“They told us politicians do nothing and have big hoardings, you guys do so much work so why not have your pictures put up?” laughs Parvati, crouched on the floor of the jetty with a group of women shelling prawns, barely looking up from her work. It’s late afternoon, but many like her are still at the jetty, filling the blue crates in a mechanical stupor, some chattering in groups to break the monotony. From the few makeshift stalls comes the hoarse cry, “Tai, bombil?”
The pace is different at this time of the day though. The chaos of the morning — with men pushing handcarts, egrets swooping in to steal fish and daily auctions taking place for wholesale buyers — has subsided. The activity has not. About 1,500 trawlers are said to operate out of Sassoon, bringing in some 20 tonnes of fish every day, half of which is exported.
It’s not just the frenzied activity at the dock that has been a challenge for St+art India, but putting a finger on the pulse of different communities working here. Over the past three years, the foundation has organised six St+art festivals and public art projects across Delhi, Mumbai, Bengaluru and Hyderabad. “Lodhi Colony [in Delhi] was essentially a residential colony, the people residing there, the space and facades were more or less similar. In Sassoon, though, every day has been a challenge. It’s a far more complex space. There were many realities we had to face and then work around to make this happen,” says Nauriyal.
The interplay has brought out the best for both sides though. Be it in Australian artist Guido van Helten’s massive portraits of the Koli and Banjara women that blend seamlessly into the dusty walls or The Fearless Collective’s murals that captures their thoughts and expressions. For the local women, it has been a chance to work with these artists, speak their mind and share their views. Even something as simple as stringing along the trash for Xi’s exhibit has helped start a dialogue on cleanliness. But it’s the addition of so much colour into their lives, literally and figuratively, that they are most happy about.
The Foundation is not done yet. To attract visitors, off-put at the very idea of visiting the dock, they have planned a series of curated tours, workshops, film screenings and music events throughout their run till December. Only, these have a more contemporary flavour. And even while the engagement continues at the dock, the artists move on to Mahim East, hoping to transform it into an open-air art gallery, and give a lift to Jindal Mansion on Pedder Road.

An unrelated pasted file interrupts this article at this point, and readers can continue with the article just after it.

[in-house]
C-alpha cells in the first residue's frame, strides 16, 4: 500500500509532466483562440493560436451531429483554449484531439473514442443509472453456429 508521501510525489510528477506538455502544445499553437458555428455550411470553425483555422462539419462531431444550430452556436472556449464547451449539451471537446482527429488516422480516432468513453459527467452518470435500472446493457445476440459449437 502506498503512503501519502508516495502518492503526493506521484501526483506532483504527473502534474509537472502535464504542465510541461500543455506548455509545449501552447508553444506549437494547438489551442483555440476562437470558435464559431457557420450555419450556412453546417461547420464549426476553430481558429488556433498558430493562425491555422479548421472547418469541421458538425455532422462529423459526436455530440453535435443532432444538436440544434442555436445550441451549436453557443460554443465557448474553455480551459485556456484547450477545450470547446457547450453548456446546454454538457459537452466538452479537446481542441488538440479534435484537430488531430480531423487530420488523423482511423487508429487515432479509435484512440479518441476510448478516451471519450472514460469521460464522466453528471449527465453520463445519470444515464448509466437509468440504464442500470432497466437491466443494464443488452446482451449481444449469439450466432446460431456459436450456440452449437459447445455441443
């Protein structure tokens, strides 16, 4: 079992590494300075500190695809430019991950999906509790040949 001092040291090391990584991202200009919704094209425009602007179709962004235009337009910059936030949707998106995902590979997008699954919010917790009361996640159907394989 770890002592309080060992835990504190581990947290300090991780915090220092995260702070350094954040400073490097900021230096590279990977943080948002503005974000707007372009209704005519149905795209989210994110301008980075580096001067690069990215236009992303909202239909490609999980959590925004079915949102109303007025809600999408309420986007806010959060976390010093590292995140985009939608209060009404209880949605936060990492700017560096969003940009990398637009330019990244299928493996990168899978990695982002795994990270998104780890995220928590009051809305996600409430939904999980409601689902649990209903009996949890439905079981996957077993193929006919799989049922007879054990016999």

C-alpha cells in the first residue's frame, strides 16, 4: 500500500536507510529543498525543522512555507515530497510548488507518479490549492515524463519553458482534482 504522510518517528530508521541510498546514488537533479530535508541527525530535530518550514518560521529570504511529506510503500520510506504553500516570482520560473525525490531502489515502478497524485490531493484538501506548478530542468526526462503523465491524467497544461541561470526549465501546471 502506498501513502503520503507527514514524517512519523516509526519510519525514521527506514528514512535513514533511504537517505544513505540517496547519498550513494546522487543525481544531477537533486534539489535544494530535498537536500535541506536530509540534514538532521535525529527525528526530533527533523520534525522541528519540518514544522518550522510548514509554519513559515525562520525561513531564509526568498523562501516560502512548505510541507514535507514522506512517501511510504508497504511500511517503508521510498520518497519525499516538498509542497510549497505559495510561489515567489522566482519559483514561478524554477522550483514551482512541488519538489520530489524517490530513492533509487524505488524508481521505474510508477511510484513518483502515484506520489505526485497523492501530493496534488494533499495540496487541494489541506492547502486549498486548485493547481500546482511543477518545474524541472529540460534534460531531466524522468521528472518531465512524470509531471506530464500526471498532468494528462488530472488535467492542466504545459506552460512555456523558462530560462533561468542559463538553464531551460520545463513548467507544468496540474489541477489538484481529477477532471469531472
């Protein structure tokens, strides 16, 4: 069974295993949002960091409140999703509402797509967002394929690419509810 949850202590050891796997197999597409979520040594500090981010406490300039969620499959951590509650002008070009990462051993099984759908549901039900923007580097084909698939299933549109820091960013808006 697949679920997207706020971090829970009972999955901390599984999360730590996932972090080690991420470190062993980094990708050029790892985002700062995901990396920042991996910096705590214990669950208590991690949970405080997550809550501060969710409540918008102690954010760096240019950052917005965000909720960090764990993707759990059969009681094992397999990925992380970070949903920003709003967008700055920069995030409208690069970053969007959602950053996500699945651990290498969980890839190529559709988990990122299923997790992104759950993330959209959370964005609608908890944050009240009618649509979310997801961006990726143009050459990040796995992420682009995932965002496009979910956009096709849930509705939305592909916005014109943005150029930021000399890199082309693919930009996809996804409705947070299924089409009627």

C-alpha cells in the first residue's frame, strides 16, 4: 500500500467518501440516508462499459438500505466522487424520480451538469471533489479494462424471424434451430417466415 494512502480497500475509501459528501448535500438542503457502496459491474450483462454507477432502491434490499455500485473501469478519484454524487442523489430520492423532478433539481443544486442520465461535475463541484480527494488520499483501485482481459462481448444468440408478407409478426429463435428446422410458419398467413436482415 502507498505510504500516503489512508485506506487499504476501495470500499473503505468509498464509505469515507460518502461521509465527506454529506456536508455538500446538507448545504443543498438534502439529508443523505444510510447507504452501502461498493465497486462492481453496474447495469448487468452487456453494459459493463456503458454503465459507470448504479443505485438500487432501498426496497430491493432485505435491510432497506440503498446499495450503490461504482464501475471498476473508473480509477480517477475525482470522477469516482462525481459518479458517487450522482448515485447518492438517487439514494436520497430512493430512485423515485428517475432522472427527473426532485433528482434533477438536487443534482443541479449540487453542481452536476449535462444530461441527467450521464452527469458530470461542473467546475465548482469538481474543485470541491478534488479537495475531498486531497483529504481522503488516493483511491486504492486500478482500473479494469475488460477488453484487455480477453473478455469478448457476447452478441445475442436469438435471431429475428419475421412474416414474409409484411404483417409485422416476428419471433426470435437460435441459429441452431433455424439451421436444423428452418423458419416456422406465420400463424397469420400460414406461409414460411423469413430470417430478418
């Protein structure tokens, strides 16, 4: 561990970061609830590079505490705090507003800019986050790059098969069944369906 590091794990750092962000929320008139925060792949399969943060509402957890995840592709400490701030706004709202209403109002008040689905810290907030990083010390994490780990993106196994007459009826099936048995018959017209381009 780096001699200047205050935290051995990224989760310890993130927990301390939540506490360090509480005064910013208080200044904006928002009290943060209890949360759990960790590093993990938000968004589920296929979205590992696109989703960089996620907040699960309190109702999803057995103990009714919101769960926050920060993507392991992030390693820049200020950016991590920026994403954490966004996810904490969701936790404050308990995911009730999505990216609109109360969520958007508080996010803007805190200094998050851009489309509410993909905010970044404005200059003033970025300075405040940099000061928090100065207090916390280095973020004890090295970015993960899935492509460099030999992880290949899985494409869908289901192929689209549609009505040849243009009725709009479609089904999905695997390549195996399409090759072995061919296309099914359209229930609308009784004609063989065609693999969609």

For Sassoon Docks, the art project is only the start. After months of negotiations, the Mumbai Port Trust has come up with a plan to redevelop the waterfront into a modern fishing village, hoping to turn it into a tourist attraction.
Built in 1875 by Sir Albert Abdulla David Sassoon, a Jewish merchant, Sassoon was Western India’s first ‘wet’ dock–one where ships could sail in regardless of the tide.The new draft includes an air-conditioned fish market, a one-storey museum and space for visitors to enjoy fishing and view the Arabian Sea among other activities. While the clock tower arch will remain intact, some of the older buildings will be torn down. The museum will be a new construction, exhibiting different aspects of the docks and its people. Clearly, there are massive changes awaiting the Kolis and Banjaras.
Exactly how that plays out remains to be seen, but you may want to follow your nose to the art dock for now. Whether you chose to take back the smell of Sassoon through Sam Kulavoor’s work or forget it by playing on your memory through Hanif Kureshi’s is something you should decide for yourself.
An edited version of the story was carried by Business Standard